Air Quality Matters blog was introduced on Nov. 5, 2012 with: “Smog more than an eyesore – it’s a wake-up call,” the focus of which was San Joaquin Valley, California, air pollution – and, most notably, smog.
One poignant comment I made was: “Why the discoloration in the air isn’t more alarming to more people is perplexing. Apparently it is not an important-enough concern or people feel loath to do much about trying to correct it – one of the two. The fact that the effect dirty Valley air is having on heart, lung and respiratory function should be a wake-up call and that it apparently isn’t is an outrage!”
In the year-and-a-month since “Smog more than an eyesore” was posted, at this very point in time I feel the condition of California air is still much the worse for wear. Instead of ozone or smog, this time the focus is on particulate matter and, in particular, particles 2.5 micrometers in diameter or smaller, which is otherwise known as PM 2.5.
Like oil and water, Valley air and particle pollution, well, they just don’t mix.
Between Thurs. Dec. 19th and Wed. Dec. 25th, PM 2.5 pollution in the air, generally speaking, goes from bad to worse.
The average concentration of fine particulates in the air for the San Joaquin Valley counties (north to south, for all intents and purposes) of San Joaquin, Stanislaus, Merced, Madera, Fresno, Kings, Tulare and Kern, for Dec. 19th through Dec. 25th respectively (in micrograms per cubic meter of air) were: 23.02, 17.5, 24.98, 33.44, 37.04, 44.5 and 51.35. Remember: these are daily averages for the eight counties of the San Joaquin Valley.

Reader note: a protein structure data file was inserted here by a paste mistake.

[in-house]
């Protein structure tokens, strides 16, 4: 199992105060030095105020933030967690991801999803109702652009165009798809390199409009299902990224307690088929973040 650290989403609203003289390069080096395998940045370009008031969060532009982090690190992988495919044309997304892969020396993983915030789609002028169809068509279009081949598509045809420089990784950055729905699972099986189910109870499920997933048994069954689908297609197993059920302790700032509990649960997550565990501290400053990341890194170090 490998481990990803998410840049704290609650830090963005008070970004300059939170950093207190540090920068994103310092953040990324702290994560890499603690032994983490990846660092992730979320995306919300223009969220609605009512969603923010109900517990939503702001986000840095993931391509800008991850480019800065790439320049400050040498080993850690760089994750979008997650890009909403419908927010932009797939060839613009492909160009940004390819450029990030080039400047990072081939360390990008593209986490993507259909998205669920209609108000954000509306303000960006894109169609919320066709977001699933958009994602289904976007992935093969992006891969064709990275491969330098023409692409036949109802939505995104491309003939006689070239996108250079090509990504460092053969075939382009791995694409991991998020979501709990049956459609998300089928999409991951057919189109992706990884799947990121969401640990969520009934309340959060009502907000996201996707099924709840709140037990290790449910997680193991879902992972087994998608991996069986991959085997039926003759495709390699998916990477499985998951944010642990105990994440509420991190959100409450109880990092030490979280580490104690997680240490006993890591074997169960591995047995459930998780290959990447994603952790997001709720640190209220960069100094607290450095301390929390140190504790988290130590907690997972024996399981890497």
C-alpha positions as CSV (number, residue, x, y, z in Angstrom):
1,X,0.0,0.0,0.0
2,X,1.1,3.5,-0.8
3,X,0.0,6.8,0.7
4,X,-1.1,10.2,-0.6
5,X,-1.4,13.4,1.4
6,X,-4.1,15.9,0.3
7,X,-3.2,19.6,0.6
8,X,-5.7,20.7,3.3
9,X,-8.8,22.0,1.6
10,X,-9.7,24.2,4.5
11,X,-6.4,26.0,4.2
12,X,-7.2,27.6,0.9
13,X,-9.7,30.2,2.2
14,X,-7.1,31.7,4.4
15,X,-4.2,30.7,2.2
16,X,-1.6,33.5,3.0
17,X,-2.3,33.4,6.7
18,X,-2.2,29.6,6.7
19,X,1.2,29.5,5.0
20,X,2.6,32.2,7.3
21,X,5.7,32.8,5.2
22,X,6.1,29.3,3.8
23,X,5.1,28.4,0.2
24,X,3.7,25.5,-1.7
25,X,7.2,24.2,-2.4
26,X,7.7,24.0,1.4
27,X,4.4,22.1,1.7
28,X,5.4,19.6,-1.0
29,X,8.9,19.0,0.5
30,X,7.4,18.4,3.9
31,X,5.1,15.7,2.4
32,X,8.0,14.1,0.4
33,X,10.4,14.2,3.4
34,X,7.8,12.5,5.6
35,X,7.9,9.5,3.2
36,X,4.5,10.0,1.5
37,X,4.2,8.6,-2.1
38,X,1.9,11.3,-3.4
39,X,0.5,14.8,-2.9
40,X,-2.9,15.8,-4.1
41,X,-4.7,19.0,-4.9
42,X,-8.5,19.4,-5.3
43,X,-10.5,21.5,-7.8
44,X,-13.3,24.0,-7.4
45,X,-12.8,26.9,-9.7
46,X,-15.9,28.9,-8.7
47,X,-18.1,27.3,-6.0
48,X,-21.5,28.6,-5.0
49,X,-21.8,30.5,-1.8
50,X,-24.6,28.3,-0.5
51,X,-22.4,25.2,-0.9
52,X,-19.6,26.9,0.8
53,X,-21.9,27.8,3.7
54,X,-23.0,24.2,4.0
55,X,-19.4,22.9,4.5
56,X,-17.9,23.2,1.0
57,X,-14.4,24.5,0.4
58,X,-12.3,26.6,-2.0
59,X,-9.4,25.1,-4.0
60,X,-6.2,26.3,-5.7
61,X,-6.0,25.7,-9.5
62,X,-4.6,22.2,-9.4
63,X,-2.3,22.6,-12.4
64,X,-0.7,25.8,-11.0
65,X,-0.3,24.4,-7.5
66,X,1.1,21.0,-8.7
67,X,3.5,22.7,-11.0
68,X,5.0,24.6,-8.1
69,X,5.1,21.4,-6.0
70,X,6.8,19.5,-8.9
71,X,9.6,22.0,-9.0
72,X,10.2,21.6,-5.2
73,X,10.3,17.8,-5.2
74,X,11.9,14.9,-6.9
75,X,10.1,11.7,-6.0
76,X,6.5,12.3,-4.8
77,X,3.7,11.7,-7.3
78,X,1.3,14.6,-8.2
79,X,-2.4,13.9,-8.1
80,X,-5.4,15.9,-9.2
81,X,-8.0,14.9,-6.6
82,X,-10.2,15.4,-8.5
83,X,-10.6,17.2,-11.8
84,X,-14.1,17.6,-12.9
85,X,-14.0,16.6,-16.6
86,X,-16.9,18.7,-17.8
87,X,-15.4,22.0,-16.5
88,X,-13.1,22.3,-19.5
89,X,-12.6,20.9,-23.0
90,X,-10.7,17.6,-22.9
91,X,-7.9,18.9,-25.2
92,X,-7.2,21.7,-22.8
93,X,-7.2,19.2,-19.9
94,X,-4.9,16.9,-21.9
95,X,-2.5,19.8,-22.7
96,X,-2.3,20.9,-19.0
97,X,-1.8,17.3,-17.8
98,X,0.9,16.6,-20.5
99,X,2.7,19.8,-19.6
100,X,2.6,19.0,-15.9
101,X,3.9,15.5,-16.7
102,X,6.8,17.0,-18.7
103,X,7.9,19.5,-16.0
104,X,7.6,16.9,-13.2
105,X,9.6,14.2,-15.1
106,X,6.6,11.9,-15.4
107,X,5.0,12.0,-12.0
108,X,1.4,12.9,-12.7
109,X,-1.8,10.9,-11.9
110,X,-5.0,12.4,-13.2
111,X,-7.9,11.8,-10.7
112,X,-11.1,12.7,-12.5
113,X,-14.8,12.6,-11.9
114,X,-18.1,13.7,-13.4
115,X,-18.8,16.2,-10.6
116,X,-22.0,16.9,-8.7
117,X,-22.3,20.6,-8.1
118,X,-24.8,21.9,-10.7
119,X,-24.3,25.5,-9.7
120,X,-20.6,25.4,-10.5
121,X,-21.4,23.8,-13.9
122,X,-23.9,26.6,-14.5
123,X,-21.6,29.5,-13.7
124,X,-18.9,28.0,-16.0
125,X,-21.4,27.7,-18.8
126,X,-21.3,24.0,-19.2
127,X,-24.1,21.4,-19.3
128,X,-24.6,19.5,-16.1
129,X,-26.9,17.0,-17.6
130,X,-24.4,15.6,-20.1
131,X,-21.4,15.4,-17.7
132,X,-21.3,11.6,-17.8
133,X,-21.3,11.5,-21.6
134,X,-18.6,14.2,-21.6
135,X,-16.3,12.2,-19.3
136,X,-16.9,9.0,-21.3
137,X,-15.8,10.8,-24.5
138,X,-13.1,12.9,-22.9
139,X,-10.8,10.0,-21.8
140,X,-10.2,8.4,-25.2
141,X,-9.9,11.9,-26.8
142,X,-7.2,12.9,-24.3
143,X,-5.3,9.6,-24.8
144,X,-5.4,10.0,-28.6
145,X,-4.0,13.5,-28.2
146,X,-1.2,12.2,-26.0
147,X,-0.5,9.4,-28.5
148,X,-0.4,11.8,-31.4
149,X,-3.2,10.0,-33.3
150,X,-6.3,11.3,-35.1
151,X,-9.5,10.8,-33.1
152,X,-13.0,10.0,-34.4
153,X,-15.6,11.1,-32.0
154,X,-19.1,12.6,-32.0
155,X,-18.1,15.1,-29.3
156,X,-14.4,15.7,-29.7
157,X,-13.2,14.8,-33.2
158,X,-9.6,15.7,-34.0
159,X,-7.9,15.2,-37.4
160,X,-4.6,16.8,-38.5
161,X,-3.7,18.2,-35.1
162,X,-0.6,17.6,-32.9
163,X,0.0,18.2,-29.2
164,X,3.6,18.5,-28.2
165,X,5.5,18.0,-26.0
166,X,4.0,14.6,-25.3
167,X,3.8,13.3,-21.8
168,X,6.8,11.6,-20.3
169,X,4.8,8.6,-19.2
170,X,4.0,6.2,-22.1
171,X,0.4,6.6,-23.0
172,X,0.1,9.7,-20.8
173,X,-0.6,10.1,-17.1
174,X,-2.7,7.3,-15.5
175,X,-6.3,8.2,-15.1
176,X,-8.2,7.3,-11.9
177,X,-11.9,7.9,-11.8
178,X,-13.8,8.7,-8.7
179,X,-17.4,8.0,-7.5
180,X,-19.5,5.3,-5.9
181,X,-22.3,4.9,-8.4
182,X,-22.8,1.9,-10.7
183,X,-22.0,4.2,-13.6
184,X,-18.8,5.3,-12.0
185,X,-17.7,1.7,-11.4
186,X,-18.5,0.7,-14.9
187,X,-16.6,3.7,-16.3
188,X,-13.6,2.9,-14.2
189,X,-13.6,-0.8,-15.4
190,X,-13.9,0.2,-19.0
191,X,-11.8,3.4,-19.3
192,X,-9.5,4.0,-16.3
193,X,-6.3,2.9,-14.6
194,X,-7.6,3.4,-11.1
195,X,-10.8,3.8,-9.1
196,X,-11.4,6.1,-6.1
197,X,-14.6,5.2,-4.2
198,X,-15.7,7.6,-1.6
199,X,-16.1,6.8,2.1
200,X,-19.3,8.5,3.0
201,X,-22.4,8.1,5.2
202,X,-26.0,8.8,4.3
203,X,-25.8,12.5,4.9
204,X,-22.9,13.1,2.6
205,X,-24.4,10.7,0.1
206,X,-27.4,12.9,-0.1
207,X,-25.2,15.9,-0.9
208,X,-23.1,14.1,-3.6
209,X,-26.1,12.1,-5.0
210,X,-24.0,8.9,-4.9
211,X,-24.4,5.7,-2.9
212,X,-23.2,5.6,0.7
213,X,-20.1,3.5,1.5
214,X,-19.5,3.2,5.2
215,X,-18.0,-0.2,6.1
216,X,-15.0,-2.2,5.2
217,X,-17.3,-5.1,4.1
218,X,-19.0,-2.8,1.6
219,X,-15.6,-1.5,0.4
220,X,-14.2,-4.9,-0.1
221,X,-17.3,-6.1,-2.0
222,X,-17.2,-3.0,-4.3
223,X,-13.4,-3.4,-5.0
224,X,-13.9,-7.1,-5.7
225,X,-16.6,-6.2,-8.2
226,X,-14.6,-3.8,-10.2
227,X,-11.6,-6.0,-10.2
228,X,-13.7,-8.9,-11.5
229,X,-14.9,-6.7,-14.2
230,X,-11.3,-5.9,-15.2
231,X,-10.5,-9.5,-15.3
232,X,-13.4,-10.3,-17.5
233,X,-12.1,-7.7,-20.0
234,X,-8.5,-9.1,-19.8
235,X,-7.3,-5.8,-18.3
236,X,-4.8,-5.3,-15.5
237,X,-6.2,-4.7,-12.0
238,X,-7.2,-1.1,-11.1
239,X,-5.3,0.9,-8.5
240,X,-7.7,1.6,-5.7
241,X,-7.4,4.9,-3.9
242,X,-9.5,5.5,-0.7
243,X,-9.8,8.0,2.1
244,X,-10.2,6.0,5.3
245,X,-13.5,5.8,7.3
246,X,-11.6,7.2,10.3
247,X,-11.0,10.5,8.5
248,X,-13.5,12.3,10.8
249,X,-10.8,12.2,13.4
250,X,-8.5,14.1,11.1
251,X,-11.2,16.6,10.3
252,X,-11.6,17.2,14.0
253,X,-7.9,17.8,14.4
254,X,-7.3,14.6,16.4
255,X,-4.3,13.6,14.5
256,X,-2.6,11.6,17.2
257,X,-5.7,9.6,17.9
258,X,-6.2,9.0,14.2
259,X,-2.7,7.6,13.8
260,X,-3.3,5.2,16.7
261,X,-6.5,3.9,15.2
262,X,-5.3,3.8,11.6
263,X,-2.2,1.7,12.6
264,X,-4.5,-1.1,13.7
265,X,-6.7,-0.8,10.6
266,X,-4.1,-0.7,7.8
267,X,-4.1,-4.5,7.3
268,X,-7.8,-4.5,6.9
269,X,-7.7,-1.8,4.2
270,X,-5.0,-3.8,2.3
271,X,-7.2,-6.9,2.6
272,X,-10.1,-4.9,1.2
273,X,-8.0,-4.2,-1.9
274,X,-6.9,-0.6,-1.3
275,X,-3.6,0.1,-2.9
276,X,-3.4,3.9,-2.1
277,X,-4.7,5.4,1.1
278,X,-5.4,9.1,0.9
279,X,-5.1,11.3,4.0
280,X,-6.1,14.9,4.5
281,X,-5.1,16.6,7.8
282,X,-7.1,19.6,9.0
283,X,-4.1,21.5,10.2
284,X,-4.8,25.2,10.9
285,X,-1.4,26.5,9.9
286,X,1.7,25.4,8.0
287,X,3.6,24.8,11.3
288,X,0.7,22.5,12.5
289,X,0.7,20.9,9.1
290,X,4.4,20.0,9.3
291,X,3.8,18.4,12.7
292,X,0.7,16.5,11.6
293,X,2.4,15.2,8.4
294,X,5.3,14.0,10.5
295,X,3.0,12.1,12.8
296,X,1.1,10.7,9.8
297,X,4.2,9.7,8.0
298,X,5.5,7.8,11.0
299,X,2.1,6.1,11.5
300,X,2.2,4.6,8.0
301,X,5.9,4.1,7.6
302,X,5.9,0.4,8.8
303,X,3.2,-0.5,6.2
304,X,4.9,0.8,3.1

Meanwhile, the daily maximum PM 2.5 readings for all eight counties over that same seven-day stretch were: 45, 35, 39, 45, 46, 58 and 81. The ambient air quality standards for PM 2.5, incidentally, are:
- National 24-hour – 35 micrograms per cubic meter
- National Annual Arithmetic Mean – 15 micrograms per cubic meter
- California Annual Arithmetic Mean – 12 micrograms per cubic meter
So, the daily maximum readings between Dec. 19th and Dec. 25th were equal to or exceeded even the standard least protective of public health, this being the National 24-hour standard. Not good.
In fact, on Christmas Day, according to posted information accessed via the San Joaquin Valley Air Pollution Control District Web site for PM 2.5 for all eight Valley counties shows the observed (actual) Air Quality Index readings consisted of a low of 117 (Unhealthy for Sensitive Groups) for the northern-most Valley county of San Joaquin to 164 (Unhealthy) for Kern County, the southern-most Valley county. Projections for today show an equally bleak outlook.
Noticeably absent this time of year is rain.
In its place is a raining down of fine particulate matter pollution or so it would seem.
Image at top: U.S. National Institutes of Health: National Heart, Lung and Blood Institute
– Alan Kandel
This post was last revised on Dec. 14, 2019 @ 8:47 a.m. Pacific Standard Time.